On the off chance that one credit has come to typify the oft-romanticized French Girl’s excellence, it’s her free enterprise lengths: constantly tousled, never naturally washed. The mystery weapon next to her, we’ve been told? Dry cleanser, an obligation free product Americans  have been known to bring once more from Paname by the trunkful. For reasons unknown, however, legends may have driven us adrift, causing delicate, irritated scalps and even balding en route. “In the event that you use it constantly, it’s a main problem,” says Parisian colorist Christophe Robin, who’s behind Catherine Deneuve, Lea Seydoux, and Ines de la Fressange’s matchless coifs. “It resembles hitting the sack with cosmetics on.”

Rather, Frenchwomen “have better propensities,” he clarifies, that guarantee each (meager) cleanser session endures longer. “They would prefer not to return home to wash their hair consistently,” includes Robin, referring to buildup expelling antibacterial vinegar—purchased at Diptyque or Santa Maria Novella—blended into a bowl of virus water and poured over the head as “an extraordinary French trap.” Follow it up with a conditioning oil treatment, which will leave lengths less covered than conventional conditioners. “French young ladies will search it over their hair, toss their hair into a little bun, and read or exercise with it [in] before [finally] washing it out.”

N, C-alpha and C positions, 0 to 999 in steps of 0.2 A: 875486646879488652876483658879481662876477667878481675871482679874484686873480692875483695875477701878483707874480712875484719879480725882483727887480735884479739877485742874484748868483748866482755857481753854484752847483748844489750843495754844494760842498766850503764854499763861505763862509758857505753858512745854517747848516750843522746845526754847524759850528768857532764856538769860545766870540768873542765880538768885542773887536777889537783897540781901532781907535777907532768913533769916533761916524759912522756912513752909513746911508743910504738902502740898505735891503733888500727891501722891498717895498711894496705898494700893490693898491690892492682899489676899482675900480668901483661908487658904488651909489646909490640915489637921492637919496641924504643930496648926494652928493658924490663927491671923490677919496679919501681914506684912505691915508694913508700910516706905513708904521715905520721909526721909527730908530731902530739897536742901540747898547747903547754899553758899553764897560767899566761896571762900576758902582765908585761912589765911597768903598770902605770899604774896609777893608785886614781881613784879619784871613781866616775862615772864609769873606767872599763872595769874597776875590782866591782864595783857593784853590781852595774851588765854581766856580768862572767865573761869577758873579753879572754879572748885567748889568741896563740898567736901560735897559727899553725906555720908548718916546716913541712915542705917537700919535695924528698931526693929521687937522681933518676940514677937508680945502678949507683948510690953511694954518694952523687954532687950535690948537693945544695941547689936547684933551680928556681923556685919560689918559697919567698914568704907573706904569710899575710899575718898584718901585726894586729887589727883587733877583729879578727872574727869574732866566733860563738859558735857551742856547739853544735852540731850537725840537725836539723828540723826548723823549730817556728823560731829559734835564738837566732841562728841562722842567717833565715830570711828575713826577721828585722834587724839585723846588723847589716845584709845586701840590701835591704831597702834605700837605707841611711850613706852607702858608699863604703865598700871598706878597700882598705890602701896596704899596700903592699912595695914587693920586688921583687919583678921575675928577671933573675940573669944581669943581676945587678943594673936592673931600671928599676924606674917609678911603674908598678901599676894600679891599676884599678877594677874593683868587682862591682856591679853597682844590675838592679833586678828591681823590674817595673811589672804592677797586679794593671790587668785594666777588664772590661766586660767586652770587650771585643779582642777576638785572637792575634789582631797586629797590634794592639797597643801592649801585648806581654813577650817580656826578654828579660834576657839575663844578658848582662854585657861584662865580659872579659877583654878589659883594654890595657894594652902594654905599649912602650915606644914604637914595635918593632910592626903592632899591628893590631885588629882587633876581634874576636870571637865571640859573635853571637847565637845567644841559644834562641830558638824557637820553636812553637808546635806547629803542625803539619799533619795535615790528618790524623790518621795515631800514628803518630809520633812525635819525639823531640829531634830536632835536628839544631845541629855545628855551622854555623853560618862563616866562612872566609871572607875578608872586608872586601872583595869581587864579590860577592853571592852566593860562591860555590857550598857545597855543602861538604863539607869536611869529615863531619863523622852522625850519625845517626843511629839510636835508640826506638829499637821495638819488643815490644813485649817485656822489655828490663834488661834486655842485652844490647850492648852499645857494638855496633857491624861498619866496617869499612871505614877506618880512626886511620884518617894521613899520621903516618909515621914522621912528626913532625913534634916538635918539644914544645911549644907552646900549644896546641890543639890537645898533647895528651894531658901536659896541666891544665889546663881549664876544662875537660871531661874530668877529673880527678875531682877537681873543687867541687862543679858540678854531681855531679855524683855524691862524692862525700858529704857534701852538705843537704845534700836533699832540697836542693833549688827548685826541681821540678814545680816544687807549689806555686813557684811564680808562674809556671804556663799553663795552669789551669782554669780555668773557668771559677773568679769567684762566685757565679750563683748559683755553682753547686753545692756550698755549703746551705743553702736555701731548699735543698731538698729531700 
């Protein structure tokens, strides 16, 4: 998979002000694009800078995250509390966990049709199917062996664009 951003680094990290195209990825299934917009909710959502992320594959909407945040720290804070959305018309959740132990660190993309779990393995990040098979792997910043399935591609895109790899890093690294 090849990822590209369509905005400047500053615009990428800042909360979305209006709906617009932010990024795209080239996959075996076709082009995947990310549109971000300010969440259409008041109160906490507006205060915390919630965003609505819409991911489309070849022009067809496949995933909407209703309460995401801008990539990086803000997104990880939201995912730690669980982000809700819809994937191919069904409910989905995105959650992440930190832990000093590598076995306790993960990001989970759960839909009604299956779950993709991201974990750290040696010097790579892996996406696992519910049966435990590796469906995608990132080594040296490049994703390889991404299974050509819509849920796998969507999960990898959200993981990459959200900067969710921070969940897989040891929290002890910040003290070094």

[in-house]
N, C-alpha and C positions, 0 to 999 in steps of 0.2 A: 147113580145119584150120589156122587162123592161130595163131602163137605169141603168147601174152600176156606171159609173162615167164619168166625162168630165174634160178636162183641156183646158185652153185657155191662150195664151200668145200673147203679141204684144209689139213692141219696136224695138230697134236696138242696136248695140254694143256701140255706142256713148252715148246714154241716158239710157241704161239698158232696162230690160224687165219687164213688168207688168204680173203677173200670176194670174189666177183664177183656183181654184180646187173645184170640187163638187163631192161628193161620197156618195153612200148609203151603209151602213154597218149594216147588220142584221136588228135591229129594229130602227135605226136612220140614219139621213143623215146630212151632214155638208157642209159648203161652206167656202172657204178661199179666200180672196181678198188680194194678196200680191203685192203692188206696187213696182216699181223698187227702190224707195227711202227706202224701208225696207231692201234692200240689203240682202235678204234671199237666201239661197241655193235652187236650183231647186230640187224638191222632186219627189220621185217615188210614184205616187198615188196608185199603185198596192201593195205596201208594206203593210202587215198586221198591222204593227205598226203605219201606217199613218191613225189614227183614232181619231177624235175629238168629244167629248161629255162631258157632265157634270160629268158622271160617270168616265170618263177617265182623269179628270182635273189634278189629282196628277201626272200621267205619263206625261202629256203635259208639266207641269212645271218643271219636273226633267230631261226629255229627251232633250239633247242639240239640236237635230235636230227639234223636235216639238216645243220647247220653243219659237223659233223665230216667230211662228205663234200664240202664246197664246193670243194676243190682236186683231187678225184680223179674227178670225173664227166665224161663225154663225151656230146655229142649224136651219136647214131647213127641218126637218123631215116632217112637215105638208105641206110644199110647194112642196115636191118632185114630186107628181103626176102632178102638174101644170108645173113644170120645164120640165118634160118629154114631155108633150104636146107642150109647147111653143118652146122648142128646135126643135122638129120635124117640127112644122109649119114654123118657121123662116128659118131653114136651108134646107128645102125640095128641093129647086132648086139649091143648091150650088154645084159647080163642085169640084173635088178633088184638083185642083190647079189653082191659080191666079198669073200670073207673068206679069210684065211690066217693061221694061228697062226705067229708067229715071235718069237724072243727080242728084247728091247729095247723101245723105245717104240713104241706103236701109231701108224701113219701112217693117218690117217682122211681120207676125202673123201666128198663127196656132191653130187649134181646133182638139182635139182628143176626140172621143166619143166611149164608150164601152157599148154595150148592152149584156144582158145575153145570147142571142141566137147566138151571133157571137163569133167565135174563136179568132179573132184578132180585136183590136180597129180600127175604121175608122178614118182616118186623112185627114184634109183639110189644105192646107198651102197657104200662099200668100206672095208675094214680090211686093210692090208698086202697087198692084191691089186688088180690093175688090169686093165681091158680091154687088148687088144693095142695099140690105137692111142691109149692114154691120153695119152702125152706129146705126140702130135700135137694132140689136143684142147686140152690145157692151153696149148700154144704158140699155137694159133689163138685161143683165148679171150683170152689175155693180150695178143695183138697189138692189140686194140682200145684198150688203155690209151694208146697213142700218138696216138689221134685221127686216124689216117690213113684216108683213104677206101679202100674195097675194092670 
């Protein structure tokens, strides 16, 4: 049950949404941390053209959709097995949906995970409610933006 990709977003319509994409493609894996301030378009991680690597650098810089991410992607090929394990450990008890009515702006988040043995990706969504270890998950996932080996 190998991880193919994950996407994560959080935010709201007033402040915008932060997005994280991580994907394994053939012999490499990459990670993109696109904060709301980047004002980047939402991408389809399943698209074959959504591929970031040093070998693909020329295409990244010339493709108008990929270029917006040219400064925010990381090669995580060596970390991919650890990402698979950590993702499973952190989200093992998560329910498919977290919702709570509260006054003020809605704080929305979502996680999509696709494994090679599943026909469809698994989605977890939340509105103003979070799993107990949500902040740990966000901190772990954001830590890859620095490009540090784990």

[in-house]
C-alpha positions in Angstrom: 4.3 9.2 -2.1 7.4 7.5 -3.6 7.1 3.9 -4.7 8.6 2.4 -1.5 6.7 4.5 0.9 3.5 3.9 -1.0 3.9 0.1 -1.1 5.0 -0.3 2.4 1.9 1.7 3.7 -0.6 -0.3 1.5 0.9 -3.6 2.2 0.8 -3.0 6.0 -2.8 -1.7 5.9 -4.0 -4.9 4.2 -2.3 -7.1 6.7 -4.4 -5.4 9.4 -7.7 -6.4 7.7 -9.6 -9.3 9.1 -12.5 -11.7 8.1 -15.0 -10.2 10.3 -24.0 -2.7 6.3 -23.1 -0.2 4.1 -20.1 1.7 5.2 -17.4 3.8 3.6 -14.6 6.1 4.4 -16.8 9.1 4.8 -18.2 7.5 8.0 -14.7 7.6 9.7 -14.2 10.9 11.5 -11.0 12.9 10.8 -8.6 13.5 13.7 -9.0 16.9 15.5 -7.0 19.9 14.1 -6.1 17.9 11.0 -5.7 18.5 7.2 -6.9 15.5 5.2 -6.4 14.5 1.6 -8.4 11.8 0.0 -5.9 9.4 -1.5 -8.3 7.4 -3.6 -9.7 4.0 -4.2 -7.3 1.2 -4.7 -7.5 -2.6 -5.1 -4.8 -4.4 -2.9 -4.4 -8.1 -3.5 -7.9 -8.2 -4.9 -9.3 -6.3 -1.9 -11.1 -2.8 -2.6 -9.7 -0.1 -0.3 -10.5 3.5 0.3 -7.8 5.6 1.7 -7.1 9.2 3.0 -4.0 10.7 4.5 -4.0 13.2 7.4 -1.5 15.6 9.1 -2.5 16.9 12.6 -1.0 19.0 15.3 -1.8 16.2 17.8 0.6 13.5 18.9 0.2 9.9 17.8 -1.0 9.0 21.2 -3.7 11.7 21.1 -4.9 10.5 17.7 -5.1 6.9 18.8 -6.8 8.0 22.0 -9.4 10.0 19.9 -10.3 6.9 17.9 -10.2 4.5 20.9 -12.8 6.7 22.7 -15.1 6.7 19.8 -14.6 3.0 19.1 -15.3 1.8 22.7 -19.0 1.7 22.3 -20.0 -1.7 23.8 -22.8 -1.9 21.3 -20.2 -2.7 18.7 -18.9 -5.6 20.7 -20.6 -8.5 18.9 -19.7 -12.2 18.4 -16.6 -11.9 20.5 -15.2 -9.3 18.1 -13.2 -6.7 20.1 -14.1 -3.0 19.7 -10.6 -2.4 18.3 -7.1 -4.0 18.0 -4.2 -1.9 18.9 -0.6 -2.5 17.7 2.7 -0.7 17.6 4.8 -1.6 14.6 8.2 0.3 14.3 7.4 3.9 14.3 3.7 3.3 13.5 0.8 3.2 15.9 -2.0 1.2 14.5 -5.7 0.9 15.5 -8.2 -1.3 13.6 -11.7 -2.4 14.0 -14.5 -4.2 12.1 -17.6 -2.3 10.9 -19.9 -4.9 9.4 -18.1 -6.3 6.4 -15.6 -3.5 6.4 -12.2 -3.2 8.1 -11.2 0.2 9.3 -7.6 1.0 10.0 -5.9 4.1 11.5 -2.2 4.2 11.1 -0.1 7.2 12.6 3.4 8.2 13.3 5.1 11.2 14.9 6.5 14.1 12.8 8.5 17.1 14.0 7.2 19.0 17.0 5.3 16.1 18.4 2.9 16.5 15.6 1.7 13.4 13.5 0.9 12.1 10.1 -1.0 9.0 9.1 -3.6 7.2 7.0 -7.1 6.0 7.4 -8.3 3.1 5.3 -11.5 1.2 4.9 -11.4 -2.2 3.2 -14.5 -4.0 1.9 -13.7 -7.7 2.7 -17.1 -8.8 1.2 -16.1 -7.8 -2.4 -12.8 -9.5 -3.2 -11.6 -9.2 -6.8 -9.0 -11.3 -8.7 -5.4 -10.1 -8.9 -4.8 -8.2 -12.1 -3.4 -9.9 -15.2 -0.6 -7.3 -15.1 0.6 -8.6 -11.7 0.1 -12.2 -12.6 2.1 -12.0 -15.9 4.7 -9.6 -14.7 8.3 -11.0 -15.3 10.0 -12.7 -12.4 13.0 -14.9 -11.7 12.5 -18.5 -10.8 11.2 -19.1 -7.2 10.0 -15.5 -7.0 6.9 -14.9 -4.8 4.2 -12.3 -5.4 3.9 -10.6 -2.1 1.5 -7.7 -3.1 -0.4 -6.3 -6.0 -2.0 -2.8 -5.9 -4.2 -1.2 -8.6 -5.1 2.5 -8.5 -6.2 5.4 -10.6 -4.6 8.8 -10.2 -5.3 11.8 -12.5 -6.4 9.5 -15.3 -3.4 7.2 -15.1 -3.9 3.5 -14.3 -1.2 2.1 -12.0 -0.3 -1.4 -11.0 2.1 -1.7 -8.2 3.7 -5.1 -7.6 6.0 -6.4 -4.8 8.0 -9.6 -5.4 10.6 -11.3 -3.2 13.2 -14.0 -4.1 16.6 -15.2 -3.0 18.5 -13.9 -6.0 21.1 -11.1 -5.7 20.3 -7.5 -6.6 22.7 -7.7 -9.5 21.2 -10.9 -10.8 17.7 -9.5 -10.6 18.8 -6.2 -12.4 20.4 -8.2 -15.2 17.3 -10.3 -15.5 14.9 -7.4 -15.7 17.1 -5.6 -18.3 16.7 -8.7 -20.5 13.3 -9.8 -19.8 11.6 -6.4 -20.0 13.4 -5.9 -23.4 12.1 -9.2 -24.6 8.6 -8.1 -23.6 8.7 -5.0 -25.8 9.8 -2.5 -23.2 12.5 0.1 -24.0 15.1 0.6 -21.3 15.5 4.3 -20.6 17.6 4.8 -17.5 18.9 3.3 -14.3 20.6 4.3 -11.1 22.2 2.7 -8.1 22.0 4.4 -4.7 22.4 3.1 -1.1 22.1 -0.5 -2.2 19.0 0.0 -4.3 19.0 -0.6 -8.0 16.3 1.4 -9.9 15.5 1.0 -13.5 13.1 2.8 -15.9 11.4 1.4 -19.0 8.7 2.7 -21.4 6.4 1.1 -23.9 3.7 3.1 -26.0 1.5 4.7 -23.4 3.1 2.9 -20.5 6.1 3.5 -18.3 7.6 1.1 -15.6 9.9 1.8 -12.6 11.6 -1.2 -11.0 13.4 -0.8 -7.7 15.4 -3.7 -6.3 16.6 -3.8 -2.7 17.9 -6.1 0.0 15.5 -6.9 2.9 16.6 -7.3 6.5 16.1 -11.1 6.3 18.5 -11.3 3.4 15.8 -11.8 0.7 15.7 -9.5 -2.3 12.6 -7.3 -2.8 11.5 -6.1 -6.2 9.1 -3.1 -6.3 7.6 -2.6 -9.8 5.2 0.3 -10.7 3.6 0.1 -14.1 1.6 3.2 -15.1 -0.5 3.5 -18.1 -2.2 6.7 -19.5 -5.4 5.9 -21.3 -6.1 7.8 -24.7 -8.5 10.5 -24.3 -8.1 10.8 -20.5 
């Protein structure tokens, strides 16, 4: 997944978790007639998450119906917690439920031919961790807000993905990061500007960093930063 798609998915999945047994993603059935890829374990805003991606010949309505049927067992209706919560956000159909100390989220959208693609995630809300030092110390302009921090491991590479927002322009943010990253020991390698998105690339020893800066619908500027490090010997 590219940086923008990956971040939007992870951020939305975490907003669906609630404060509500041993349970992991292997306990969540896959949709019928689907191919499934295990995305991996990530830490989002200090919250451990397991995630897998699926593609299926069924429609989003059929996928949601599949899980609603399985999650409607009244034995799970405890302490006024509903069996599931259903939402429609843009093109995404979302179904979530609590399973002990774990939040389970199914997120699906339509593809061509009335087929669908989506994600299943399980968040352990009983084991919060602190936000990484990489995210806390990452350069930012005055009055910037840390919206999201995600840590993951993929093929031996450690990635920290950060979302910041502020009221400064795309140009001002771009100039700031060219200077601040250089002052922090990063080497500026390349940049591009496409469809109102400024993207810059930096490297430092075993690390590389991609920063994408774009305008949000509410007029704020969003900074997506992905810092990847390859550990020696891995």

Obviously, all the arranging on the planet can at present land us in an (oily) squeeze. All things considered, reach not for fancy dry shampoos, whose sweet-smelling fragrances and sparkle improving fixings can additionally add to disturbance, but instead for one sudden wash room staple: preparing soft drink. “It’s an old fixing that works,” Robin says. With respect to his star tip? “Put it onto a decent regular fiber brush, and brush your hair topsy turvy.” No transoceanic flight required.